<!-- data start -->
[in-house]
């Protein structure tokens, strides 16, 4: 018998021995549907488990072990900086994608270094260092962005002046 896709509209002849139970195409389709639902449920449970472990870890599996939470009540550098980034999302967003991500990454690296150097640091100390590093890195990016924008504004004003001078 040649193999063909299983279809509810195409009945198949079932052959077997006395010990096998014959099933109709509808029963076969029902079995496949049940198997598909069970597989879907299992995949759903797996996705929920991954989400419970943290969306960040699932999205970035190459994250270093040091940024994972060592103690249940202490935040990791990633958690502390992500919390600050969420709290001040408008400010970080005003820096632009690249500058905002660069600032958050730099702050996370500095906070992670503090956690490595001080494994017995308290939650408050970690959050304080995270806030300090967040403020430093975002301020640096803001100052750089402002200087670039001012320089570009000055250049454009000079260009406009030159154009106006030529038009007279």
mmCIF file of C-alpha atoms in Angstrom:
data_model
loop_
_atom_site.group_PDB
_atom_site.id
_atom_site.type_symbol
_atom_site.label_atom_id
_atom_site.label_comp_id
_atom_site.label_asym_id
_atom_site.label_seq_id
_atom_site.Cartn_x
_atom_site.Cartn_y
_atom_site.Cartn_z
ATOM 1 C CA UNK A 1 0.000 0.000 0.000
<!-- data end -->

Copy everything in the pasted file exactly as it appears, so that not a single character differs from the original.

[in-house]
């Protein structure tokens, strides 16, 4: 018998021995549907488990072990900086994608270094260092962005002046 896709509209002849139970195409389709639902449920449970472990870890599996939470009540550098980034999302967003991500990454690296150097640091100390590093890195990016924008504004004003001078 040649193999063909299983279809509810195409009945198949079932052959077997006395010990096998014959099933109709509808029963076969029902079995496949049940198997598909069970597989879907299992995949759903797996996705929920991954989400419970943290969306960040699932999205970035190459994250270093040091940024994972060592103690249940202490935040990791990633958690502390992500919390600050969420709290001040408008400010970080005003820096632009690249500058905002660069600032958050730099702050996370500095906070992670503090956690490595001080494994017995308290939650408050970690959050304080995270806030300090967040403020430093975002301020640096803001100052750089402002200087670039001012320089570009000055250049454009000079260009406009030159154009106006030529038009007279």
mmCIF file of C-alpha atoms in Angstrom:
data_model
loop_
_atom_site.group_PDB
_atom_site.id
_atom_site.type_symbol
_atom_site.label_atom_id
_atom_site.label_comp_id
_atom_site.label_asym_id
_atom_site.label_seq_id
_atom_site.Cartn_x
_atom_site.Cartn_y
_atom_site.Cartn_z
ATOM 1 C CA UNK A 1 0.000 0.000 0.000